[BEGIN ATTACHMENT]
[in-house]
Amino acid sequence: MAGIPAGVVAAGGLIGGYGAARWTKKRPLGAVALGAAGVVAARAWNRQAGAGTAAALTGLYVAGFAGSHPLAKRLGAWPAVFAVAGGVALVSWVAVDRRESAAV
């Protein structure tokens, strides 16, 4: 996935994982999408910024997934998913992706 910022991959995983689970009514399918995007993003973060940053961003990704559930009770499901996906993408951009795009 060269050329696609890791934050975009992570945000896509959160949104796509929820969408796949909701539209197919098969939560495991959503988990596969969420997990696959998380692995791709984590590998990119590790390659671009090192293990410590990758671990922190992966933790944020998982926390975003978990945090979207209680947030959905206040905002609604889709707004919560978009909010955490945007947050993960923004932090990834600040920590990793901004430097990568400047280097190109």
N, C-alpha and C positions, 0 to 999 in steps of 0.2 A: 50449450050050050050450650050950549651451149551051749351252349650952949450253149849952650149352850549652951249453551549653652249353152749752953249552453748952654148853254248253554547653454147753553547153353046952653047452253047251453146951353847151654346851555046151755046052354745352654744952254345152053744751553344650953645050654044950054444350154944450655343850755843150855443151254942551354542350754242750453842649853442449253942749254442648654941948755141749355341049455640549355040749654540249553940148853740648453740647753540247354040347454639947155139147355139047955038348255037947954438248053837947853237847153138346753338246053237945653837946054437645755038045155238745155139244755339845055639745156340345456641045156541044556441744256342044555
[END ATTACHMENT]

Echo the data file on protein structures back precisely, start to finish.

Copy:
[in-house]
Amino acid sequence: MAGIPAGVVAAGGLIGGYGAARWTKKRPLGAVALGAAGVVAARAWNRQAGAGTAAALTGLYVAGFAGSHPLAKRLGAWPAVFAVAGGVALVSWVAVDRRESAAV
């Protein structure tokens, strides 16, 4: 996935994982999408910024997934998913992706 910022991959995983689970009514399918995007993003973060940053961003990704559930009770499901996906993408951009795009 060269050329696609890791934050975009992570945000896509959160949104796509929820969408796949909701539209197919098969939560495991959503988990596969969420997990696959998380692995791709984590590998990119590790390659671009090192293990410590990758671990922190992966933790944020998982926390975003978990945090979207209680947030959905206040905002609604889709707004919560978009909010955490945007947050993960923004932090990834600040920590990793901004430097990568400047280097190109």
N, C-alpha and C positions, 0 to 999 in steps of 0.2 A: 50449450050050050050450650050950549651451149551051749351252349650952949450253149849952650149352850549652951249453551549653652249353152749752953249552453748952654148853254248253554547653454147753553547153353046952653047452253047251453146951353847151654346851555046151755046052354745352654744952254345152053744751553344650953645050654044950054444350154944450655343850755843150855443151254942551354542350754242750453842649853442449253942749254442648654941948755141749355341049455640549355040749654540249553940148853740648453740647753540247354040347454639947155139147355139047955038348255037947954438248053837947853237847153138346753338246053237945653837946054437645755038045155238745155139244755339845055639745156340345456641045156541044556441744256342044555